This German producer has a brace of EPs and a debut album out on Boysnoize, but he is only in his early 20s. Despite his young age, 16 is a deeply accomplished affair. It benefits from the fact that he is free of some of the prejudices older producers might suffer from, and as "Computers Do Have Souls" so ably demonstrates, he has no problem mixing up ghetto techno grooves with floaty synth textures. There's a similarly daring cocktail of influences on "Ghetto Youth", as high-octane, stepping rhythms collide with dubbed out drums, a Resse-style bass and DBX-inspired pitched-down vocals. "Grati Juve" and the vaguely anthem-like "Totally Together" complete this flawless release.
Yes! Powder Horn is the result of Powell's Diagonal label coaxing a new album's worth of material out of Shit & Shine, the masterful project of Texan musician Craig Clouse. Whereas previous Shit & Shine material has seen Clouse working with other musicians, this album is purely his own work and delights on so many levels. It's fairly hard to accurately surmise how this nine-track album sounds such is the range of styles covered though Diagonal's description of Powder Horn as a raucous collection of 'deviant funk, wiry disco and burnt-out acid' is pretty on the money. Perhaps it's best to describe it as everything (and more) you'd expect to hear in a Powell DJ set with "Pearl Drop" and "PG13" particular standouts.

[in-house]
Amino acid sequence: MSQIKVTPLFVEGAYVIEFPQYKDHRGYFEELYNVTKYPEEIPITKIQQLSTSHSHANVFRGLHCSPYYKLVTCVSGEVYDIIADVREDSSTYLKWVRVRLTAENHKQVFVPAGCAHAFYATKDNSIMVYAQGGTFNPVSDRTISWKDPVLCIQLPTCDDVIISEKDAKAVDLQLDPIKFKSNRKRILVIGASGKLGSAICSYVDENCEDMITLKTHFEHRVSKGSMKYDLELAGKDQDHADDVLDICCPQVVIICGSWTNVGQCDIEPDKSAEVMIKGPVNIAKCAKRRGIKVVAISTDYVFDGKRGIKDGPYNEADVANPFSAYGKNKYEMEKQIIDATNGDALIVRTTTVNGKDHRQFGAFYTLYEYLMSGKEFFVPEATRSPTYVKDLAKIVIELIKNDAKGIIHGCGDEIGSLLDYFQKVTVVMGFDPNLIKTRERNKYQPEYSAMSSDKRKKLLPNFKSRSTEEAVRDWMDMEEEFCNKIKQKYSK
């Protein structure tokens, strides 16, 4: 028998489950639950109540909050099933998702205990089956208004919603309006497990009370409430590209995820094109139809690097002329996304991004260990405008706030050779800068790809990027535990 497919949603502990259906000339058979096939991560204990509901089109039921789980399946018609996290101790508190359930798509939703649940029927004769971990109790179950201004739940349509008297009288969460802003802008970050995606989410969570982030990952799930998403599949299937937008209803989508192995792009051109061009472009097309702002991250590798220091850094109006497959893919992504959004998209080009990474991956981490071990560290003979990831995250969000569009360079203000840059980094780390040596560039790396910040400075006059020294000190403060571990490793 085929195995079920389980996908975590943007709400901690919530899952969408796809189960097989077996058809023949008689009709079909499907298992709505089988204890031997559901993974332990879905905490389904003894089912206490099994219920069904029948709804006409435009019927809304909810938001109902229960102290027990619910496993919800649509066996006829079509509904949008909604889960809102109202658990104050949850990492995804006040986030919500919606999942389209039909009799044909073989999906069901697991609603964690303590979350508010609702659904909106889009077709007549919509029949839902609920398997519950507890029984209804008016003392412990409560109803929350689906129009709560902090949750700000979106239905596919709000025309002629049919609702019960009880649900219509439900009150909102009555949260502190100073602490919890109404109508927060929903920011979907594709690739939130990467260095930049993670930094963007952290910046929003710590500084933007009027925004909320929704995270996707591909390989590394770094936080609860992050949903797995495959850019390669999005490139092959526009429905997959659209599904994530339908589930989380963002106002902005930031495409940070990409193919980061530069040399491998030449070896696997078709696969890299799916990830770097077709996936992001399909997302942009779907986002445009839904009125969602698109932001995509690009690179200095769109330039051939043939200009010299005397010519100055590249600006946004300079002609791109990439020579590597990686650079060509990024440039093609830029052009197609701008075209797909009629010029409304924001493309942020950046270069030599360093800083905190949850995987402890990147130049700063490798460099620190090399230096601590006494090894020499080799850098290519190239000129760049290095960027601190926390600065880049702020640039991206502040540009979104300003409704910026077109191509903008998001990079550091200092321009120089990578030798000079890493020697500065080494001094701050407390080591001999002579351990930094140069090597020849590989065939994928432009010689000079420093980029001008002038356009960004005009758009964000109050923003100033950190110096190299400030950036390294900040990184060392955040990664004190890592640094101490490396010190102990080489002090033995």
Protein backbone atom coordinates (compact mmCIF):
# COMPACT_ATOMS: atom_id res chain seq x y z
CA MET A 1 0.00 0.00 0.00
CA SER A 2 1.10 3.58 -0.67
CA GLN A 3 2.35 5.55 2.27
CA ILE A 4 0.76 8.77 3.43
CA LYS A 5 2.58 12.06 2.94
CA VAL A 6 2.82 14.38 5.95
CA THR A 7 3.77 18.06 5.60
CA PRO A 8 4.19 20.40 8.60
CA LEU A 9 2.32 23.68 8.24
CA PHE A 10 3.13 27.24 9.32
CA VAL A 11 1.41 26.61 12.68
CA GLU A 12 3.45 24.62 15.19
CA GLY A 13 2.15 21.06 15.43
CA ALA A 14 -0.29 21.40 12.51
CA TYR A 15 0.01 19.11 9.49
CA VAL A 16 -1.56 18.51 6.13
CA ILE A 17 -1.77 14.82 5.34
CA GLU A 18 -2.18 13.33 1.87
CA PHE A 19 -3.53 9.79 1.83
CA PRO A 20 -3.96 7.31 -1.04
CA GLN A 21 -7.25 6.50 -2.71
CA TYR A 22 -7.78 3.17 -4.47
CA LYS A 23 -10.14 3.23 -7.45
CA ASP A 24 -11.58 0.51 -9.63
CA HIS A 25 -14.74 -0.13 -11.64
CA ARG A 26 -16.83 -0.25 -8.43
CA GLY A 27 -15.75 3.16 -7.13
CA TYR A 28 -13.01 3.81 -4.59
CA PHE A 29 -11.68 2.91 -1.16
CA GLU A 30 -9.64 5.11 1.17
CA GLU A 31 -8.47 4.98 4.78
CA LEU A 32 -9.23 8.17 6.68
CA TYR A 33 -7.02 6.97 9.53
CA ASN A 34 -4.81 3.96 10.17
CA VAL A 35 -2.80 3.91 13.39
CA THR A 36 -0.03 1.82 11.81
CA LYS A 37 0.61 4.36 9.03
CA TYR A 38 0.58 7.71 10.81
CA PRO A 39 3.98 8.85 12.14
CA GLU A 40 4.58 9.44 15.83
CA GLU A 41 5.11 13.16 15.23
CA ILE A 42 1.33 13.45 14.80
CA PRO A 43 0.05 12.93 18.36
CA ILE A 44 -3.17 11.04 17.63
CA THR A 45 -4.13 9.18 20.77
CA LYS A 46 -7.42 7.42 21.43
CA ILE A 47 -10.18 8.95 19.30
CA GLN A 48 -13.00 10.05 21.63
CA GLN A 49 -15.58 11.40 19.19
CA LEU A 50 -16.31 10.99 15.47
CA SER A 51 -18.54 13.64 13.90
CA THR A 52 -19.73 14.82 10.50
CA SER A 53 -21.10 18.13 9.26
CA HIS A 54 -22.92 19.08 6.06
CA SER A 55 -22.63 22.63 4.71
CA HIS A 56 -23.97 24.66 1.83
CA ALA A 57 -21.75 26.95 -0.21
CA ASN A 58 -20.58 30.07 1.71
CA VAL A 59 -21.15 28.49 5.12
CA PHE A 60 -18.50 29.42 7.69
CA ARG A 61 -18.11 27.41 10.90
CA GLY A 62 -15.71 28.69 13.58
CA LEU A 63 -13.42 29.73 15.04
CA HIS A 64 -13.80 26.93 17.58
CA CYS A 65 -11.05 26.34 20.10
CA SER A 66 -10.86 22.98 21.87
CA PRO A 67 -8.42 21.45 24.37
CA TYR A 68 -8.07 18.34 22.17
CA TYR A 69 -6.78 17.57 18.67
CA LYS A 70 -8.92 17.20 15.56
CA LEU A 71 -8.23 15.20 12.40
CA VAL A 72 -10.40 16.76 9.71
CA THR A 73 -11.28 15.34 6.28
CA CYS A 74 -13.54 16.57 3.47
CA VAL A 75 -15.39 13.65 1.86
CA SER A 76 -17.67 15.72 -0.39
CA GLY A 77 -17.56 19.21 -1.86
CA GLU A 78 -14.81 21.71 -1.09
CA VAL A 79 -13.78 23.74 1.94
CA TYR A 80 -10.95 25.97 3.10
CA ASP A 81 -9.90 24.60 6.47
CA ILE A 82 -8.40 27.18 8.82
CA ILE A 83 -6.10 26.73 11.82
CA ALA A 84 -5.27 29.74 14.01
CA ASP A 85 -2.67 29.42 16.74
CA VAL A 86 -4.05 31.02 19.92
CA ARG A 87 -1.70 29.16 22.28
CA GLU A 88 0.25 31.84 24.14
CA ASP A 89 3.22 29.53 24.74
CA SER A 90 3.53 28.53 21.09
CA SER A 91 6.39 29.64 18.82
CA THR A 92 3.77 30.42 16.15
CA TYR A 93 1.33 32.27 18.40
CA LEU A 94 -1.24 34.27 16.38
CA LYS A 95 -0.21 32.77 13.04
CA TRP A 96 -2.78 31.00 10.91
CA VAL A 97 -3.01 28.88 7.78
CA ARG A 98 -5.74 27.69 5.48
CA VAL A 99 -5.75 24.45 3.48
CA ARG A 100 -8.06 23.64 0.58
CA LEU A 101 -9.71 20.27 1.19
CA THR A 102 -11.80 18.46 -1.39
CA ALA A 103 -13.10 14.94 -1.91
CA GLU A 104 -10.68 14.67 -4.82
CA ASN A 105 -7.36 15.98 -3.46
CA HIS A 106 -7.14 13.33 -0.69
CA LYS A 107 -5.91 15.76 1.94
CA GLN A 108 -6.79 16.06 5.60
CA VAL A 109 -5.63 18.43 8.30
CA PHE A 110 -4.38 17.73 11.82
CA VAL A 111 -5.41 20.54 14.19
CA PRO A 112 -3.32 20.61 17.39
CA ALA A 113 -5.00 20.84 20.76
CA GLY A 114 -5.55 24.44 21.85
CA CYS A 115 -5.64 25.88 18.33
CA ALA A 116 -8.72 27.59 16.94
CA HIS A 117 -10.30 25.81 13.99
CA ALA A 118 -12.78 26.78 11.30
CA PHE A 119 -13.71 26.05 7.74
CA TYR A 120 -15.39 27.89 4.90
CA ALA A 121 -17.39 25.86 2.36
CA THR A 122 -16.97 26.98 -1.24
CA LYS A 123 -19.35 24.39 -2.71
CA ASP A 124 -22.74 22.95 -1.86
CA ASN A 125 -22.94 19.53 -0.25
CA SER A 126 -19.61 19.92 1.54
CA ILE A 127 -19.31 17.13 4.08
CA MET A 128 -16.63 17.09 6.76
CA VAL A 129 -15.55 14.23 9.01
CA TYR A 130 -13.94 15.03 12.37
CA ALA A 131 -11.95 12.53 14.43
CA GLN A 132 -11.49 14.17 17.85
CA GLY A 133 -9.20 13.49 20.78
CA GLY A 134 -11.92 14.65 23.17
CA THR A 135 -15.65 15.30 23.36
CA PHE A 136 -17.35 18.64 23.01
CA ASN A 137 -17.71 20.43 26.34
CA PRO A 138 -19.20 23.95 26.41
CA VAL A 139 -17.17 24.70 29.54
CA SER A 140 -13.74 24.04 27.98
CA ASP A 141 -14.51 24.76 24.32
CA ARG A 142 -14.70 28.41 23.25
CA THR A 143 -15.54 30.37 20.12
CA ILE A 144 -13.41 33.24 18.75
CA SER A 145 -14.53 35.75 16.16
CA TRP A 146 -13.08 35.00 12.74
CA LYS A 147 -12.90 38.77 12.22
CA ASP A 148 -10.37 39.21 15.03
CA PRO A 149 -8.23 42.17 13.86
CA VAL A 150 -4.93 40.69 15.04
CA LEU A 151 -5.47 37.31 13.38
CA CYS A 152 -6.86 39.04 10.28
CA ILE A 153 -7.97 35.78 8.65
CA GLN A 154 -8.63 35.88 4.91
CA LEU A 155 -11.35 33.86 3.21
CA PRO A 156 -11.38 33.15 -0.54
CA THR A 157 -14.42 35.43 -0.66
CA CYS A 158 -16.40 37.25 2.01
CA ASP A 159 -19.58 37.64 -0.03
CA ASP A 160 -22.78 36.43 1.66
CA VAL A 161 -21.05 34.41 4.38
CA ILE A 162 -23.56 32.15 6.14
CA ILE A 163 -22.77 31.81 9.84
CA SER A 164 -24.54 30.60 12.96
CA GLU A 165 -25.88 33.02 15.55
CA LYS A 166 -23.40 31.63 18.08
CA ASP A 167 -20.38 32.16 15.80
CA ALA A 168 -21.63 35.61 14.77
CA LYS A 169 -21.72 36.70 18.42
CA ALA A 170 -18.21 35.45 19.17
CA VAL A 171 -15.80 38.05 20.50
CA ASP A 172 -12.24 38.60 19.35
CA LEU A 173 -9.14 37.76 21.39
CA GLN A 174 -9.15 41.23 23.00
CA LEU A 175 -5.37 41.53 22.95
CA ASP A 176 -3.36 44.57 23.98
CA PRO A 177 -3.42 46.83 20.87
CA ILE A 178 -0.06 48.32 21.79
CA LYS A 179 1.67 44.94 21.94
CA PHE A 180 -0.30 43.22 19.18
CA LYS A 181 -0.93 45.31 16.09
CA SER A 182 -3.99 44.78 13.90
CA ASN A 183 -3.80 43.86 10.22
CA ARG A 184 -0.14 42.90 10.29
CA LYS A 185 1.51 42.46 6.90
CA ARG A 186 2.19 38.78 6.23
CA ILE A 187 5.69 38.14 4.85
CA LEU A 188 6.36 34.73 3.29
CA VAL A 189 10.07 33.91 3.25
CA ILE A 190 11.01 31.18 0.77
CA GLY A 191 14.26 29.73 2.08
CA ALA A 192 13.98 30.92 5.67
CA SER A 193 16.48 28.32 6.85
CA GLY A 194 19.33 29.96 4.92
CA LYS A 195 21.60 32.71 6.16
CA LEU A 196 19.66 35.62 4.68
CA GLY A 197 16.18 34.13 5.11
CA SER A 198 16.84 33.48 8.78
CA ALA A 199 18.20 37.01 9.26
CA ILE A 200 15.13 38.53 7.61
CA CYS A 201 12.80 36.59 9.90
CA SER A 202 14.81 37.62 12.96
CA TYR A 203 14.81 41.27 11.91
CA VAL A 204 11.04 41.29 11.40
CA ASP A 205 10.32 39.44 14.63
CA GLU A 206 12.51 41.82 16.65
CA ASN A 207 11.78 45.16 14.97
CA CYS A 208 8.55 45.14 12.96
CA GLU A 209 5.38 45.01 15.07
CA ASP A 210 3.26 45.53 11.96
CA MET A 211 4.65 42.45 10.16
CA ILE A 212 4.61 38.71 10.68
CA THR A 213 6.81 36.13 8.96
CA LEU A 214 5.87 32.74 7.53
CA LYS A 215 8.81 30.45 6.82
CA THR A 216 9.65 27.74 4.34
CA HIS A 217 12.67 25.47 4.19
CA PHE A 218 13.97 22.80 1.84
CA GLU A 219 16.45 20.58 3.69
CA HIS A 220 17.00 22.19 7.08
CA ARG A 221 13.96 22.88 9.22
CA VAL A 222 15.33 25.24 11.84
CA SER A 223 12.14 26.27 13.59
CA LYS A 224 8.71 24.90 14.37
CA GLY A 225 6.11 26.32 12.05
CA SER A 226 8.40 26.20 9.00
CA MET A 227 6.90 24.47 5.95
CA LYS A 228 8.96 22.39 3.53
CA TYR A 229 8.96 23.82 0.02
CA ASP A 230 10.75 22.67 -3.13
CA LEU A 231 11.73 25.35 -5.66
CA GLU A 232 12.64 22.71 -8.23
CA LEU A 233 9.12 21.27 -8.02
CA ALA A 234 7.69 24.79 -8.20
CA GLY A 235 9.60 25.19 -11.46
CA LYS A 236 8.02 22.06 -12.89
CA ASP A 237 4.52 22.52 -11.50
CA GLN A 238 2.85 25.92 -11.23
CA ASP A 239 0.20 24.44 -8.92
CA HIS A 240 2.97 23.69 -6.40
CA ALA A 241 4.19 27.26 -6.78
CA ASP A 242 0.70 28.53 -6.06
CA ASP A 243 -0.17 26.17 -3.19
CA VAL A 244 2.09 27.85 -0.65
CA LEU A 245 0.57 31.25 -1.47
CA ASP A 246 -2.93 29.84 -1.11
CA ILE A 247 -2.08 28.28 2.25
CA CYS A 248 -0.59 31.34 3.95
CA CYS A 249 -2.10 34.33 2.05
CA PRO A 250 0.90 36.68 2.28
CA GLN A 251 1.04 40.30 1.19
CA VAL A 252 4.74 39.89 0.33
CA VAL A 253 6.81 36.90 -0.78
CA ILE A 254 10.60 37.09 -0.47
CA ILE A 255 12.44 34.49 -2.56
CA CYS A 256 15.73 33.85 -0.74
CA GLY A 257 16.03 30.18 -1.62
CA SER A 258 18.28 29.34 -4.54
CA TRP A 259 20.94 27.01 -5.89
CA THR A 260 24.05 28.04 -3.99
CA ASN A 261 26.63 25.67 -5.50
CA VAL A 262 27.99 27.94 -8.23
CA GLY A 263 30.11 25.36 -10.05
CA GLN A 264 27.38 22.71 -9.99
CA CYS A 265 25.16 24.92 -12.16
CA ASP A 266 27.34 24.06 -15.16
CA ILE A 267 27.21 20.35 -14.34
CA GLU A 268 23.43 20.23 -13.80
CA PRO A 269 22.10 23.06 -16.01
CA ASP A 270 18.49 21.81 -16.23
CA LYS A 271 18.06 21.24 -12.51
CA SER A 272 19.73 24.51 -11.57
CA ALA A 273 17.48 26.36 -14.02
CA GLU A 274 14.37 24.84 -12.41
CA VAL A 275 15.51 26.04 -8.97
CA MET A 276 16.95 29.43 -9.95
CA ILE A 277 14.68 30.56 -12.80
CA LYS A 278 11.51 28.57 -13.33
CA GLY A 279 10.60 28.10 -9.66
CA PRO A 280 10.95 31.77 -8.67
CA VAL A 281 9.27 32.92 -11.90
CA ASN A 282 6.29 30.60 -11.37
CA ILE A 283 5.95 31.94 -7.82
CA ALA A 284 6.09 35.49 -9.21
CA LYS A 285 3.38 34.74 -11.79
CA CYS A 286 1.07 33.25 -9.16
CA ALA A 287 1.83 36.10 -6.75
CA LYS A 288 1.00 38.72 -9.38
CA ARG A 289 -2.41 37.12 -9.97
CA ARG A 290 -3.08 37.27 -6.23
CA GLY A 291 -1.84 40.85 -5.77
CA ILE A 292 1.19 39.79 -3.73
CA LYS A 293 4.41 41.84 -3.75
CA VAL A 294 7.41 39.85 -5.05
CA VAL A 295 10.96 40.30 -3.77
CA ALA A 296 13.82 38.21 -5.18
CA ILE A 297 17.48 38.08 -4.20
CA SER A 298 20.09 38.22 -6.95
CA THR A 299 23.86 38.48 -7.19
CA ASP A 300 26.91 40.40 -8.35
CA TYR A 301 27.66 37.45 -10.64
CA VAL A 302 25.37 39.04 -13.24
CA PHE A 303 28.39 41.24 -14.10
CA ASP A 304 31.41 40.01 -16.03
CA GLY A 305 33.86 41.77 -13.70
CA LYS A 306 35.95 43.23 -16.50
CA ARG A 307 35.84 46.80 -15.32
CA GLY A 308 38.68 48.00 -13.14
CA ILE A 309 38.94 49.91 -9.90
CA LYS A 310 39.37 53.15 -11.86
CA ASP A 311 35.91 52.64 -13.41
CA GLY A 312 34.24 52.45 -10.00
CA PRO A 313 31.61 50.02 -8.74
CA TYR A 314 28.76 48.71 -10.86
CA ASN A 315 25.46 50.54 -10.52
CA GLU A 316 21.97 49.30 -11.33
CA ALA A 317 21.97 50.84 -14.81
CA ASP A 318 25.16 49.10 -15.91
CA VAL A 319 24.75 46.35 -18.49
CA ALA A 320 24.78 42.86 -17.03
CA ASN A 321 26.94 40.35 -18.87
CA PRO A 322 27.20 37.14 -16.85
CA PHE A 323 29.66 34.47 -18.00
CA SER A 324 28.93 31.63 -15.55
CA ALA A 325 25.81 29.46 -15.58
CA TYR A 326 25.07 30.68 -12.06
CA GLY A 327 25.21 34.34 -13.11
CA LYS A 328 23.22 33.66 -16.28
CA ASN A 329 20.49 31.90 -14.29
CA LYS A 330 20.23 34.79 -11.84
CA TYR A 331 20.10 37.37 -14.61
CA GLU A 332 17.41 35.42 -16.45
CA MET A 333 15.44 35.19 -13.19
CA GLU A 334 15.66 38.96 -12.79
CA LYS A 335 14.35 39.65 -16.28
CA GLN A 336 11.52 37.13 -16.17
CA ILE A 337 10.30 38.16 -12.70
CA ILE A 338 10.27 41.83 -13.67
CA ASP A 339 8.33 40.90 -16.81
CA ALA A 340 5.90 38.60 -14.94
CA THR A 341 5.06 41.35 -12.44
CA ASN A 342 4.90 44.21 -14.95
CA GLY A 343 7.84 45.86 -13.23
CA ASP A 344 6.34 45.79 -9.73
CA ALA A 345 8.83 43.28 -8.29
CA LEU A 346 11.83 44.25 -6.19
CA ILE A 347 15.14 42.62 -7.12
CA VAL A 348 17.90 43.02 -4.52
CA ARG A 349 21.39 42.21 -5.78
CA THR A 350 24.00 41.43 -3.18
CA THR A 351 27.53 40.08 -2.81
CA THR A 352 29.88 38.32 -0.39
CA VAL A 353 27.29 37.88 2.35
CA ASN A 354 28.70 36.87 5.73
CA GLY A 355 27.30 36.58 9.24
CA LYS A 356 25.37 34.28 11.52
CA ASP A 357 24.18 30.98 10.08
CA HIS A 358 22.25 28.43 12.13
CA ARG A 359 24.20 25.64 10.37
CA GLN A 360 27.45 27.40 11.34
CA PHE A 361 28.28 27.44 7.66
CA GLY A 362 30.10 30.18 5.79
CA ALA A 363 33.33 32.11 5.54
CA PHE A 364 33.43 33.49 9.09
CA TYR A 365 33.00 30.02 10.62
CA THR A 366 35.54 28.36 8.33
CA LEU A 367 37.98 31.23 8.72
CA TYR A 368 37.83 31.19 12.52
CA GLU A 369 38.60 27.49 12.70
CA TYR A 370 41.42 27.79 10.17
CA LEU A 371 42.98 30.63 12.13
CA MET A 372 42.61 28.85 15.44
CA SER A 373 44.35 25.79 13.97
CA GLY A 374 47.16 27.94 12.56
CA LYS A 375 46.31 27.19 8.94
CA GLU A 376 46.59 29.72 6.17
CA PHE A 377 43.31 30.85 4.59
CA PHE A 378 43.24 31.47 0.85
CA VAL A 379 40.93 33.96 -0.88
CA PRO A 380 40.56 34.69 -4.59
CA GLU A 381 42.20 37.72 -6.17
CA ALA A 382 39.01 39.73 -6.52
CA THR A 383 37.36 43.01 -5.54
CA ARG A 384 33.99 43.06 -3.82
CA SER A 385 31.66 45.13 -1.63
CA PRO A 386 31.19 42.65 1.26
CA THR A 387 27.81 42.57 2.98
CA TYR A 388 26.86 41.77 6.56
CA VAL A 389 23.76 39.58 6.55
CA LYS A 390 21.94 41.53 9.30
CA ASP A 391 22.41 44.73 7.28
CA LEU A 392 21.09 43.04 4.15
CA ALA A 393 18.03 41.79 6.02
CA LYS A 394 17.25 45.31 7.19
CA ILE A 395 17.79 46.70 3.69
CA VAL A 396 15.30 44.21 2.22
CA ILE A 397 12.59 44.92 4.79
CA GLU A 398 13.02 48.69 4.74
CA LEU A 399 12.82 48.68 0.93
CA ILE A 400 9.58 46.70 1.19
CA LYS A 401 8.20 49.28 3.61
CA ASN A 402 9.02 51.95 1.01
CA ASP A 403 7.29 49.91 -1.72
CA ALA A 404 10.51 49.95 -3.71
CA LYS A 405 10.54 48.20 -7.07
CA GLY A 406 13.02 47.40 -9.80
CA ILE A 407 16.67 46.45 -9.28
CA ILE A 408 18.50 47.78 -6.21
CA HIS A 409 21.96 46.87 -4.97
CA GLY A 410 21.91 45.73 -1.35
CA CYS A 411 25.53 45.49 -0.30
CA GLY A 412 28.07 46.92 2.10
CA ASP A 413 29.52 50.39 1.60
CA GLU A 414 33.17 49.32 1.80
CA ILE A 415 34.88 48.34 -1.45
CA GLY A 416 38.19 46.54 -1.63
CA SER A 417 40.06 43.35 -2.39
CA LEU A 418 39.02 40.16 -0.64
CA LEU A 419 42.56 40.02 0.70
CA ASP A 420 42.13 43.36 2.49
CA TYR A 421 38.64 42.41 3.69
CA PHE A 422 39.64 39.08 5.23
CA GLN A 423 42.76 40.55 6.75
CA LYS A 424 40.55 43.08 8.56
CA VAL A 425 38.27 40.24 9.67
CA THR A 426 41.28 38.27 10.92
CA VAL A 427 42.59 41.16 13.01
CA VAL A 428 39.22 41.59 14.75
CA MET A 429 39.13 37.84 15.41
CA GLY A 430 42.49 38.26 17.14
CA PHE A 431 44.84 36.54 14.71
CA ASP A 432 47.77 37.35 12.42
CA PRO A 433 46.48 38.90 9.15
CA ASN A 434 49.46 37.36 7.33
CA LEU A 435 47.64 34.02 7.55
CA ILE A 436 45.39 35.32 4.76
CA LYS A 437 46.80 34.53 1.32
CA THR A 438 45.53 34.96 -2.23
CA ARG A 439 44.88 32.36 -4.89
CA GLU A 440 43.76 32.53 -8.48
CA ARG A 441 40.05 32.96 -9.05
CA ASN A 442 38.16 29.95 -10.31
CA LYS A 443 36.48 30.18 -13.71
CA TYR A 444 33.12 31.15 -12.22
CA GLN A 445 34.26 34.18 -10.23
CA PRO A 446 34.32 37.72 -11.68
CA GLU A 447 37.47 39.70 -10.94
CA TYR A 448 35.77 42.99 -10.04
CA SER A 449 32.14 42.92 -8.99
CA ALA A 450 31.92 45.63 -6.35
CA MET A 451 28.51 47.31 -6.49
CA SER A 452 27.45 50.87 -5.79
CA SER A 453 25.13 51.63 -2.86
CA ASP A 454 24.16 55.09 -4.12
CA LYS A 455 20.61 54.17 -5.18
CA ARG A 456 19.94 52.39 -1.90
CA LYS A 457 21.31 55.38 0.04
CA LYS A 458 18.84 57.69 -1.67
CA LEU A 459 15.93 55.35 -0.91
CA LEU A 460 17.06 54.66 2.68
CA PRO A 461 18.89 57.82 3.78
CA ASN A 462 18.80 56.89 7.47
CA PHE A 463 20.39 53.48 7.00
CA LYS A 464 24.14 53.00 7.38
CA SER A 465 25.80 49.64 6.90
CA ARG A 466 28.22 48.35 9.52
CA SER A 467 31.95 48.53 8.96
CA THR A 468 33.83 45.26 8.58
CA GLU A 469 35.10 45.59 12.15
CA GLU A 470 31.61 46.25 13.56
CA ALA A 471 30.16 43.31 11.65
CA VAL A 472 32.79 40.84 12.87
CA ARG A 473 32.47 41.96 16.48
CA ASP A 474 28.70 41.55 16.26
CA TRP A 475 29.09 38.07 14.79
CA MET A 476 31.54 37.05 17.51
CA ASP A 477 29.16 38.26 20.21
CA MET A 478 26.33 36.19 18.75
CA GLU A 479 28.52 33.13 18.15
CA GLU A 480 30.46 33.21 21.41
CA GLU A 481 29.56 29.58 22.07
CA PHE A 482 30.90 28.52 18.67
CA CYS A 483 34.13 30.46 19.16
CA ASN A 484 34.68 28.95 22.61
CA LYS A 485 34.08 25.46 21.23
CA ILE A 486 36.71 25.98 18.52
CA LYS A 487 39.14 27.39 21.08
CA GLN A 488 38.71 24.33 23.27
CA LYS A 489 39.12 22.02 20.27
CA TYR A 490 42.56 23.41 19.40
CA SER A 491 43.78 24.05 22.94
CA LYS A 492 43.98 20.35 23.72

Huerco S returns with this long delayed offering for the quietly impressive Proibito label under the shortened HS mantle. Keen followers of Huerco S will of course know the Brooklyn transplant inaugurated Anthony Naples' label last year with the rarely used Royal Crown Of Sweden alias and the four tracks on this A Verdigris Reader EP prove to be just as intoxicating. It's also arguably Proibito's most experimental release so far; compare the ambient amble of "A1" with Hank Jackson's offering for the label or the Levon-esque "POT" from Naples himself. Our tip of the four is "B1" which is little more than a dull siren constantly trying to reach its peak tone over crunched up percussion but the results have you pulling the needle back again and again.